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The Necessity of Conducting a Physical Security Assessment

Having the most advanced, artificially intelligent-featured security software certainly makes a company “sound” secure, and in fact, those defenses do help stop most advanced attacks.

But not all attacks involve complicated ransomware, spearfishing, or DDoS attacks.

What organizations have to remember is their computer network is only one threat vector they have to worry about. And it’s not even the most obvious.

Attackers are constantly looking for the simplest form of invasion and even the most proficient hacker is not above opening an unlocked door if he or she believes it will lead to the information they want.

This is why a building’s physical security policies must not only be in place but strong enough to withstand a persistent attacker.

While most attacks do occur over the Internet, whether it is a misconfigured system that’s publicly accessible, or a phishing email sent with a complex payload to be downloaded and executed; physical security is also an important aspect considered in the cybersecurity arena. A lack of physical security can lead to something as simple as an attacker walking off the street into a building and plugging an unrecognised device into the network or removing sensitive materials.

This could include taking an internal phone listing off a receptionist’s desk, which would give a hacker enough information to develop a social engineering scheme that can lead to a major breach.

The good news is Trustwave SpiderLabs consultants over the years have conducted hundreds of physical security assessments so we can glean some great information and perhaps some helpful recommendations from these efforts.

Case Scenarios

The following are examples SpiderLabs social engineers have faced during their engagements.

Case Scenario #1

Office parking lots tend to be the prime target to gain access into a building. Depending on the barrier used, timing the entry into the building can be quite easy as barriers close slowly. Once the first layer of security is breached, a tailgating attempt is made to access the parking lot elevators which are often access controlled. In this scenario, the social engineer would either pretend to be an employee of the organisation and follow the legitimate employee in, or due to inadequate security awareness, follow a legitimate employee inside.  Once completed, this leads to the second layer of security being circumvented. The third layer could either be access controlled in the internal elevators where employees use their access card or an access-controlled door on the office floor which could both be circumvented by tailgating.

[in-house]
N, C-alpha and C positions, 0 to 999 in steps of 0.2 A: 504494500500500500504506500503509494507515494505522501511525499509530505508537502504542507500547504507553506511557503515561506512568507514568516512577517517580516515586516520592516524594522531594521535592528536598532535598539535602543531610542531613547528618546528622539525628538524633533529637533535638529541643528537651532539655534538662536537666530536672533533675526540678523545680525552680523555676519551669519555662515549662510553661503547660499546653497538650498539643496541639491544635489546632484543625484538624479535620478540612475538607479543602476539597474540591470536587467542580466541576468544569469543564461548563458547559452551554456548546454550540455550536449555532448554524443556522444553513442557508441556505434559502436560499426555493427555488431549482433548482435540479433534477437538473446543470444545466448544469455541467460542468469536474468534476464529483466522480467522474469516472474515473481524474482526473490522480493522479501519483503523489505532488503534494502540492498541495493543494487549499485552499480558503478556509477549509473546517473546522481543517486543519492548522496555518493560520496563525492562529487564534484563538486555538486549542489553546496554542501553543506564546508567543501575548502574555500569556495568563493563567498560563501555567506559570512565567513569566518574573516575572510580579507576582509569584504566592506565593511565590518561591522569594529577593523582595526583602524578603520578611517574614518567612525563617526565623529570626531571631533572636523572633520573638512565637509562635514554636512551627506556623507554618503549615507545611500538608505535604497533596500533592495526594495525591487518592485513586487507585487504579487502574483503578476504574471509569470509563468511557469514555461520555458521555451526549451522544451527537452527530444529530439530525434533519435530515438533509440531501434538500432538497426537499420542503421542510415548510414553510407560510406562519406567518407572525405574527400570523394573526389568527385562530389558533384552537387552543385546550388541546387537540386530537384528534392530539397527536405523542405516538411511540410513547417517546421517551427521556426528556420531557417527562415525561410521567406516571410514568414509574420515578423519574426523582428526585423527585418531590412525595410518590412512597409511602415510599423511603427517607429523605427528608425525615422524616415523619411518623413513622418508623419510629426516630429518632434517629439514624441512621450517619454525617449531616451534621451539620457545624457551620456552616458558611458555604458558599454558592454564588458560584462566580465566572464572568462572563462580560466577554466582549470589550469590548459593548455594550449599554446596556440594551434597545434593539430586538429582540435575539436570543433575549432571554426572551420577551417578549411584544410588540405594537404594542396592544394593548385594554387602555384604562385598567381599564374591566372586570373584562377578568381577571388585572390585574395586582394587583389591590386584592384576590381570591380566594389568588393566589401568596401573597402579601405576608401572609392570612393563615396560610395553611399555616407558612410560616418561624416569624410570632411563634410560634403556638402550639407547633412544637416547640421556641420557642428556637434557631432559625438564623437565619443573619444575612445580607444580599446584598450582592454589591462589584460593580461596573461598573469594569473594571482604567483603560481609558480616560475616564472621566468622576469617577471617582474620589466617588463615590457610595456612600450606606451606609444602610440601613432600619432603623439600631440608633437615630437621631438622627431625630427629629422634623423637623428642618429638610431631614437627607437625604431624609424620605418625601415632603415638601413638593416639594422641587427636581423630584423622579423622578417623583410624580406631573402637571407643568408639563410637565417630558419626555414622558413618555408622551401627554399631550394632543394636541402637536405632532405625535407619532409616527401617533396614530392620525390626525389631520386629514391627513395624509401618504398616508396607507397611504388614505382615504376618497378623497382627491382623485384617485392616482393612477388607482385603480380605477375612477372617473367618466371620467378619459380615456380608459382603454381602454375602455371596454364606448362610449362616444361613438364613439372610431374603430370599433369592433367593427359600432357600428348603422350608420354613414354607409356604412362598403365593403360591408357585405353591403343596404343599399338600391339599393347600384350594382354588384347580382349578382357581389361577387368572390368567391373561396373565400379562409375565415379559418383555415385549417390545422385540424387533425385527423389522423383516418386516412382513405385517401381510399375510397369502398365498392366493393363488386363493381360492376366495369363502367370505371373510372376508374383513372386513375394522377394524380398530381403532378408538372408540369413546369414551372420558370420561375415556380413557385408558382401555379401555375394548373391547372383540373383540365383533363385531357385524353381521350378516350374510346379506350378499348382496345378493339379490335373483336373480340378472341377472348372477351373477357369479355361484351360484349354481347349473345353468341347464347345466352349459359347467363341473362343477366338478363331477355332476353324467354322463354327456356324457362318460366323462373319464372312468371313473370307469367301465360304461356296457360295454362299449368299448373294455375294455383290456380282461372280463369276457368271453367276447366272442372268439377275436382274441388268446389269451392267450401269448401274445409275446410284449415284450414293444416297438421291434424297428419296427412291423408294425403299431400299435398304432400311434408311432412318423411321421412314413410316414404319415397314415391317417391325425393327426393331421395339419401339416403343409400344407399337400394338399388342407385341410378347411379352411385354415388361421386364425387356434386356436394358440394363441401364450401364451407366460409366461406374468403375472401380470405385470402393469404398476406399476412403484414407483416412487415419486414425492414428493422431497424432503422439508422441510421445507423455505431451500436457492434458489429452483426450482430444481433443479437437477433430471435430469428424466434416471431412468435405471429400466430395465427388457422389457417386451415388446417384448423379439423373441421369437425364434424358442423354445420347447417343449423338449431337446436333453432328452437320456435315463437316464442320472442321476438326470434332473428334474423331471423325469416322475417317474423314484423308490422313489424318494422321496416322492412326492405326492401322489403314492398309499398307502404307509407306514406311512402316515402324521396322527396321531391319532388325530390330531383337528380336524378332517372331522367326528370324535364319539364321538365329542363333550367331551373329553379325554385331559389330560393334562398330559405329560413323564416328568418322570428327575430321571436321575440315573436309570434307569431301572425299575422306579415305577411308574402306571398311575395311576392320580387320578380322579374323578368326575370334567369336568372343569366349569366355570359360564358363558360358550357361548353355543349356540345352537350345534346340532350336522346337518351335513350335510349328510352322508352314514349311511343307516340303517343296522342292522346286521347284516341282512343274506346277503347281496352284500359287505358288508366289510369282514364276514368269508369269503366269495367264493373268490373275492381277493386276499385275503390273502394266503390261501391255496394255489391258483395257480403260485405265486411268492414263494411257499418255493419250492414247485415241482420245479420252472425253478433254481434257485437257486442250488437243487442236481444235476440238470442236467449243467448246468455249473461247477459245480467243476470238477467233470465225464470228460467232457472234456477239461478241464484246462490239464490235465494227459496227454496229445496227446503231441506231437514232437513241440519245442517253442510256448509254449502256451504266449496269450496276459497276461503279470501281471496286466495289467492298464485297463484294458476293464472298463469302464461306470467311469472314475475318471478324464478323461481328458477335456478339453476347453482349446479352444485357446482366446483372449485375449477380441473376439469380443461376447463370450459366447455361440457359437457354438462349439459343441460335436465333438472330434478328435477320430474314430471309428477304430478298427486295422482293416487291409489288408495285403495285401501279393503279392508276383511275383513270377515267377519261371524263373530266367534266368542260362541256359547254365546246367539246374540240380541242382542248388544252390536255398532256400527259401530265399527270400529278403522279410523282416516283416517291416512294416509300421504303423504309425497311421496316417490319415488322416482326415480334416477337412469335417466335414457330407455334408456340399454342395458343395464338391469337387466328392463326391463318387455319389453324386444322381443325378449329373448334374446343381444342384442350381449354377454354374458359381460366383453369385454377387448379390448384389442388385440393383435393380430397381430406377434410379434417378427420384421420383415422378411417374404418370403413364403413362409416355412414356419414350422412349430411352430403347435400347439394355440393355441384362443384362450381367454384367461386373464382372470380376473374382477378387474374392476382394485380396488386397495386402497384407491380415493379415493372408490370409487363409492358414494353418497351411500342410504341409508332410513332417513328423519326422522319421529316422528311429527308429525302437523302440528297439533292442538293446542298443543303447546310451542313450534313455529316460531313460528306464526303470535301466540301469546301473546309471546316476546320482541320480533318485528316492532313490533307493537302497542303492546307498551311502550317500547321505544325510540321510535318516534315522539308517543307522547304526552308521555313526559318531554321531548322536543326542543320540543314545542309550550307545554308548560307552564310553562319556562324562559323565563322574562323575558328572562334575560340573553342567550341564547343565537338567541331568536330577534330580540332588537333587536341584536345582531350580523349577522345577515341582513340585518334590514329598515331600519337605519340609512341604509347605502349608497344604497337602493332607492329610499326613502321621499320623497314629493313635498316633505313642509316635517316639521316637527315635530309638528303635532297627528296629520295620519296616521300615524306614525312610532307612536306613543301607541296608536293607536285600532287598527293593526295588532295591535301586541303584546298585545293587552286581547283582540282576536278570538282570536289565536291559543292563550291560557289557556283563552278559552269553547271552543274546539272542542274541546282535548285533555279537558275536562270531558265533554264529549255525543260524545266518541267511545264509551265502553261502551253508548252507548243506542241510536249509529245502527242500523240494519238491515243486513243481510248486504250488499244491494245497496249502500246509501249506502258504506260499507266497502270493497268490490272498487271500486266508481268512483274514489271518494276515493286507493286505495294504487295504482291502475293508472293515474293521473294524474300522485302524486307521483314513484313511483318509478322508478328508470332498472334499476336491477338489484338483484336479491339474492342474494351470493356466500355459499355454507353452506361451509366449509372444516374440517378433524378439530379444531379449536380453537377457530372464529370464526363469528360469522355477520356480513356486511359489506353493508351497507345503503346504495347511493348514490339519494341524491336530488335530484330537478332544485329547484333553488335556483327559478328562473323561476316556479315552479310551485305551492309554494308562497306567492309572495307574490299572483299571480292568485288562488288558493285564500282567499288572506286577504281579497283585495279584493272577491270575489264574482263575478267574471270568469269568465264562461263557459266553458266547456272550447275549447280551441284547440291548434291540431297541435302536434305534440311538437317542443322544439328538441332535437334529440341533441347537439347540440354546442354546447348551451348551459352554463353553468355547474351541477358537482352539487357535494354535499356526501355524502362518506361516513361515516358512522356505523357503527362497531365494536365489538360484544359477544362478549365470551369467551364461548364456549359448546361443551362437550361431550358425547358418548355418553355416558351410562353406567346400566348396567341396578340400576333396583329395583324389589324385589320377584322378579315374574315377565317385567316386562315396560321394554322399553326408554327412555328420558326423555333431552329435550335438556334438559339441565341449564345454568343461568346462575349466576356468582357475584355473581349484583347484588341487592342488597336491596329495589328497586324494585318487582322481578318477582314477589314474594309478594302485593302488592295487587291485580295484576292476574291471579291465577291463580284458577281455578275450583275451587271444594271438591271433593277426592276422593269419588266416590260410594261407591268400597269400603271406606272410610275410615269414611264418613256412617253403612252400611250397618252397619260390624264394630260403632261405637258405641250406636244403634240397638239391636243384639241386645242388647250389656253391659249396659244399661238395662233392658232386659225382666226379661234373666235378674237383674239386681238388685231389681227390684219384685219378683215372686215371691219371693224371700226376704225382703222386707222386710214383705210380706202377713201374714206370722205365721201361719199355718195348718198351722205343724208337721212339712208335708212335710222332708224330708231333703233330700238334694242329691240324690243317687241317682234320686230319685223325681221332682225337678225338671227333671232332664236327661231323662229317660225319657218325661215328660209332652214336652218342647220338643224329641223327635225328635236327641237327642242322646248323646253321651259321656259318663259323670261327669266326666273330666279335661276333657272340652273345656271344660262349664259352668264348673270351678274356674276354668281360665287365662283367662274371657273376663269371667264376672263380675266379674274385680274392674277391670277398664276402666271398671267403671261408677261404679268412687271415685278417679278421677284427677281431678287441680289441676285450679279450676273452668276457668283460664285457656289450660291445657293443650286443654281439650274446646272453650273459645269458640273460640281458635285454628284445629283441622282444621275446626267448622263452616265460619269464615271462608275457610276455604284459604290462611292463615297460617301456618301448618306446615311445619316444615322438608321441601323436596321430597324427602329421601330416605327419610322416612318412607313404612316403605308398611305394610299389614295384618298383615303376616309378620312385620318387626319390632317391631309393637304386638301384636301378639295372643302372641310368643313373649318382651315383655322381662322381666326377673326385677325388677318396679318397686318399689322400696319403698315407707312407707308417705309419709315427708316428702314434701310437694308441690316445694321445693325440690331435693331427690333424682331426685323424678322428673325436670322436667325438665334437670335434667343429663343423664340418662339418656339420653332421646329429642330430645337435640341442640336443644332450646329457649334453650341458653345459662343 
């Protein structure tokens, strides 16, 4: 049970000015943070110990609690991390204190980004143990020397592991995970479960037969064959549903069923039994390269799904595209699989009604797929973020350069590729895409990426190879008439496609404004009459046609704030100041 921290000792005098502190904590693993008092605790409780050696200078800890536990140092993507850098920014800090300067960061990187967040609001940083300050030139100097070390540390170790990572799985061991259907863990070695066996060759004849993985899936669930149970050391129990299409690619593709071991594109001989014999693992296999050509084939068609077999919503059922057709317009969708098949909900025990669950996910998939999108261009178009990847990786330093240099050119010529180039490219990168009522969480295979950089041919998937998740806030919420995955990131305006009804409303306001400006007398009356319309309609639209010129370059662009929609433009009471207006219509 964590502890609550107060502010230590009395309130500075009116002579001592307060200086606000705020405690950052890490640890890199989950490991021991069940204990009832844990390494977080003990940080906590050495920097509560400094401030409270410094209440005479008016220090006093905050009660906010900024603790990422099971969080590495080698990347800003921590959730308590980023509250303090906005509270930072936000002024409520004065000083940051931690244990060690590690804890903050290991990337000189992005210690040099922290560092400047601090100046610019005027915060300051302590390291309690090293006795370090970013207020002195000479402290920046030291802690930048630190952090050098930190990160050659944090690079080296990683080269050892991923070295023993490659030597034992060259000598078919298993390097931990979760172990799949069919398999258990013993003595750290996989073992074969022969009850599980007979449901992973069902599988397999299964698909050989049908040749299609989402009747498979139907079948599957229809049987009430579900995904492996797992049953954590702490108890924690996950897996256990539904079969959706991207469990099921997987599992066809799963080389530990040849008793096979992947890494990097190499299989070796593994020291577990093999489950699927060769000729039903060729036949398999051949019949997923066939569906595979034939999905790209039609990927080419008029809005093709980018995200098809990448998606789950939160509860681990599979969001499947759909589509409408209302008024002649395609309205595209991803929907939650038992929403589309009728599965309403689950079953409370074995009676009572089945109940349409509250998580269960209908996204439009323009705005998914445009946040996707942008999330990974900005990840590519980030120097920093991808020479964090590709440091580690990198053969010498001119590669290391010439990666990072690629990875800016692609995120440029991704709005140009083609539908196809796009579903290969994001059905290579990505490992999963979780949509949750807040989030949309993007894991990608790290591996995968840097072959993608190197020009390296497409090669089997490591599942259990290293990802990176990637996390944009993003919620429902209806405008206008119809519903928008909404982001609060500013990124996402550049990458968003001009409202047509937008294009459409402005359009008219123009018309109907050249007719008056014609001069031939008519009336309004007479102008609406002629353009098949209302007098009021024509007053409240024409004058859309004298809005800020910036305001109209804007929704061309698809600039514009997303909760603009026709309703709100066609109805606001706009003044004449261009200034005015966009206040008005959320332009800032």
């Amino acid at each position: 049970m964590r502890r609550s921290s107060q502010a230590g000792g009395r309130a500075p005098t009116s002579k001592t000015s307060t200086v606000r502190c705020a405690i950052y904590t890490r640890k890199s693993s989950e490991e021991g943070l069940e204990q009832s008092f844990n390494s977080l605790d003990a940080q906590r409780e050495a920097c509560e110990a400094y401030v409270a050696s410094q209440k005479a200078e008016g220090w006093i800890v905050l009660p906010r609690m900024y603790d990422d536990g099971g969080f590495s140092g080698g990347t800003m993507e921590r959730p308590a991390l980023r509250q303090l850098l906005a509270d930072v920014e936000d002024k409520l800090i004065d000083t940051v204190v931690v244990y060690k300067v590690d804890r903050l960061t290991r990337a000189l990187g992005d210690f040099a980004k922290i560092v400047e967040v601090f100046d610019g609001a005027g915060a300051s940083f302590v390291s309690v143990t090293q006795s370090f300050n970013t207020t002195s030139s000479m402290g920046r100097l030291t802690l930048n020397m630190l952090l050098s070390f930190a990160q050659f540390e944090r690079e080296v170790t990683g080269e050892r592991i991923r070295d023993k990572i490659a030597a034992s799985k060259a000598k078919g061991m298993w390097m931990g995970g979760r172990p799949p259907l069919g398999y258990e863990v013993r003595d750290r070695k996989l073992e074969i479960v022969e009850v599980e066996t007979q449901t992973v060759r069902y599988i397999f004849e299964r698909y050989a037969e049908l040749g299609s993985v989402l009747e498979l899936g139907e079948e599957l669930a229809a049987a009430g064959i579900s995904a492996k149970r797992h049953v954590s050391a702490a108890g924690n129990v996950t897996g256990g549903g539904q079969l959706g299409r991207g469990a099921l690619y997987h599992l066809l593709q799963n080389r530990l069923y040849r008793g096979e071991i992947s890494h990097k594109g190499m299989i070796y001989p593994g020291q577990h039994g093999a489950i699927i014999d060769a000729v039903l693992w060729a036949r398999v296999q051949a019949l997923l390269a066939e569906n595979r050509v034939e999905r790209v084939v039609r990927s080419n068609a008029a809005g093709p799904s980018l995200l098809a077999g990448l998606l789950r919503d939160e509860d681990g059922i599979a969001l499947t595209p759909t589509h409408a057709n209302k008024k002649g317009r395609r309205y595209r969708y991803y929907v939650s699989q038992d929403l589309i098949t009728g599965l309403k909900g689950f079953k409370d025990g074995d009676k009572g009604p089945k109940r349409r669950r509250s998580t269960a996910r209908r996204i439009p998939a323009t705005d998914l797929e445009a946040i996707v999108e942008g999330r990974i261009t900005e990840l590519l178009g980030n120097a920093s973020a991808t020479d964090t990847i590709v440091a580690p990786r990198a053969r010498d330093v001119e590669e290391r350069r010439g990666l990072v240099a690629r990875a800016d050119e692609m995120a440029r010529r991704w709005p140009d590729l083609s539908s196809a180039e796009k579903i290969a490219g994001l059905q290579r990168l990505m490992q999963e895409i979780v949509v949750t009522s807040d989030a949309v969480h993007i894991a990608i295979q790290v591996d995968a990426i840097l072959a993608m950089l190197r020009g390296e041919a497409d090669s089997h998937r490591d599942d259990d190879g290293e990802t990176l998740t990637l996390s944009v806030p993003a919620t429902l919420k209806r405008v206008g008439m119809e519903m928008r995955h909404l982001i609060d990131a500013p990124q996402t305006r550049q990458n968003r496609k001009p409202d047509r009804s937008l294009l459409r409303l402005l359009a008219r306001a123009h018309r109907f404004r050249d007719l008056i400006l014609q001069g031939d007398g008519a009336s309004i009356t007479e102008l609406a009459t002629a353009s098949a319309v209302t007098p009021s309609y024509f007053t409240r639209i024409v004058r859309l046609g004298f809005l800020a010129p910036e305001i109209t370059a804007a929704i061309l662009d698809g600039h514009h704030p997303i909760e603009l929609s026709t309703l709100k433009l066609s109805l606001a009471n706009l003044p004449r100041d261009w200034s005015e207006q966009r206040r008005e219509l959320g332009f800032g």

Case Scenario #2

Emergency exits are another prime target an attacker can use to gain access into a building. While generally these exits should not be used by employees, several assessments our teams have carried out found that emergency exits are often used by employees for smoke breaks and to leave the building during normal hours as it can sometimes be more convenient to access shops or car park areas. Social engineers can loiter around emergency exits and wait for an employee to leave and due to inadequate security awareness, employees most often do not wait for the door to close to stop any tailgating attempts.

Case Scenario #3

Reception can sometimes be abused into thinking a person belongs in the building once access is gained. Some barriers have flaws allowing two or more people to walk past together if the sensors are blocked, leaving the barriers to be open for some time. There are also instances where barriers tend to be open for a longer period than usual and this has allows a pentester to time their attack and make their way into the building, by utilising the barrier’s flaws and moving past the reception area and security guards